Suffering from writer's block and eagerly awaiting his writing award, Harry Block remembers events from his past and scenes from his best-selling books as characters, real and fictional, come back to haunt him.
Judah Rosenthal is an ophthalmologist and a pillar of the community who has a big problem: his mistress Dolores Paley has told him that he is to leave his wife and marry her - as he had promised to do - or she will tell everyone of their affair. When he intercepts a letter Dolores has written to his wife Miriam, he is frantic. He confesses all to his shady brother Jack who assures him that he has friends who can take care of her. Meanwhile, filmmaker Cliff Stern is having his own problems. He's been working on a documentary film for some time but has yet to complete it. He and his wife Wendy have long ago stopped loving one another and are clearly on their way to divorce. He falls in love with Halley Reed who works with a producer, Lester. Cliff soon finds himself making a documentary about Lester and hates every minute of it. Written by
Lester is based on Larry Gelbart, whom both Woody Allen and Alan Alda worked with and reportedly disliked because of his despotic ways. Lester's various comments such as "Comedy is tragedy plus time" and "If it bends, it's funny; if it breaks, it's not funny" were actual Gelbart quotes. In spite of this reputed dislike for Gelbart, Allen called him "the best comedy writer that I ever knew and one of the best guys" in a statement shortly following Gelbart's death, and Alda said, "Larry's genius for writing changed my life because I got to speak his lines -- lines that were so good they'll be with us for a long, long time; but his other genius -- his immense talent for being good company -- is a light that's gone out and we're all sitting here in the dark." (from the Los Angeles Times obituary) See more »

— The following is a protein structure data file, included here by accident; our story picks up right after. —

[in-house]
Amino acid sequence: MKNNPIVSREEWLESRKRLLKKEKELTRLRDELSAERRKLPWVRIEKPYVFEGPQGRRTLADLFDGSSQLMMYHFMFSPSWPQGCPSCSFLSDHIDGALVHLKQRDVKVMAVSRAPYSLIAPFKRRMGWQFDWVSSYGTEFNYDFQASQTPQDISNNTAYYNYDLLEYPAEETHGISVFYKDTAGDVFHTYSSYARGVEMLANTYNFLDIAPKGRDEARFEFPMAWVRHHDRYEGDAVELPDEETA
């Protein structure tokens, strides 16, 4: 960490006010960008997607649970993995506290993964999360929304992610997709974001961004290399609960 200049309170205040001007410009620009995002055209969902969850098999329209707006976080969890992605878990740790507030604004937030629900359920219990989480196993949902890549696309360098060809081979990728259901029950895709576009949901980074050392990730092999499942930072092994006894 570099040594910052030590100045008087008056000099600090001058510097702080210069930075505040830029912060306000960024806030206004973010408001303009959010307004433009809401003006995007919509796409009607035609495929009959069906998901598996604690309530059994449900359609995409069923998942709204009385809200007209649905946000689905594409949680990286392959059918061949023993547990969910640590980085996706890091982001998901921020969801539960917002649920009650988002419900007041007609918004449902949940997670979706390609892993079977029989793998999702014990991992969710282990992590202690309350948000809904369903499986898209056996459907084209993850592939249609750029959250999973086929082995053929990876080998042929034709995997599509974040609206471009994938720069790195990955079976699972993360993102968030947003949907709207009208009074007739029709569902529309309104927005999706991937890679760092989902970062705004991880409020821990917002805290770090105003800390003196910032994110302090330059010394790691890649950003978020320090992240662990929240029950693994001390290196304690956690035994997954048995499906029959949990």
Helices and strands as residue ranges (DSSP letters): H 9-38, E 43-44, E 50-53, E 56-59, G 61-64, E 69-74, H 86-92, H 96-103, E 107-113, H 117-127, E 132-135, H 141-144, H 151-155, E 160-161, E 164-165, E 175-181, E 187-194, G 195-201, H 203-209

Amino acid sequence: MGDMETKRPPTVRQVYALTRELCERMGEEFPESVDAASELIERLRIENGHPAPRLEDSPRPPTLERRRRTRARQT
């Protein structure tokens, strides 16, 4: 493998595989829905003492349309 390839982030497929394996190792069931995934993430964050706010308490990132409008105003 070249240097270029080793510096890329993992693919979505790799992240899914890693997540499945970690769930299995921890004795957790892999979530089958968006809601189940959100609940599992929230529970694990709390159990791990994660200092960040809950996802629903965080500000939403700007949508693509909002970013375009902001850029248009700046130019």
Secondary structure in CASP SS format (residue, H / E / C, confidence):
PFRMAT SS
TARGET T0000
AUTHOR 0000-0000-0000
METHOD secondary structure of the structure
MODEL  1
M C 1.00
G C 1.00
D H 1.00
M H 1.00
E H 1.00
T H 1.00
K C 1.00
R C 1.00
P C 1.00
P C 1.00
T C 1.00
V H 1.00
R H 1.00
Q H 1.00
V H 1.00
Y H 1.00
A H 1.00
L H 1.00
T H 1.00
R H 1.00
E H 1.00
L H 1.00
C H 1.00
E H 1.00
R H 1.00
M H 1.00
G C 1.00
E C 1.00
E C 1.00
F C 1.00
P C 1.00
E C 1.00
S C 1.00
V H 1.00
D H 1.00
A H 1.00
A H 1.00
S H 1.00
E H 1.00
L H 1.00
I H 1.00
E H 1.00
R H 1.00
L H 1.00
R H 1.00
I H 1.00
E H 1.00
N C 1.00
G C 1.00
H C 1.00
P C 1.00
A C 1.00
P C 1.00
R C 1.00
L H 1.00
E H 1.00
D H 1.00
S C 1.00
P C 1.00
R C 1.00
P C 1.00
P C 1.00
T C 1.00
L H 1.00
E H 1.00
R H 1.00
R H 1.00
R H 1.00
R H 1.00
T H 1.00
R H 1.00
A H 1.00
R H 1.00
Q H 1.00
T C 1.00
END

(at around 1h 30 mins) While they are celebrating at the wedding party the theme "Crazy Rhythm" is been played by the jazz orchestra, a muted trumpet can be heard but the trumpet player isn't using one. See more »
We're all very proud of Judah Rosenthal's philanthropic efforts. His endless hours of fund raising for the hospital, the new medical center, and now, the ophthalmology wing, which until this year had just been a dream. But it's due to Rosenthal our friend that we most appreciate. The husband, the father, the golf companion. Naturally if you have a medical problem you can call Judah...
You're blushing darling.
...day or night, weekends or holidays. But you can also call Judah to ...
[...] See more »
This is a profound film, a true classic and great even among Woody Allen's great films! Thought-provoking and involving, I've found since seeing it that the film and its statements about good versus evil, denial, guilt, narcissism, have never really left me. A film with many layers, one that demands a re-visiting from time to time.
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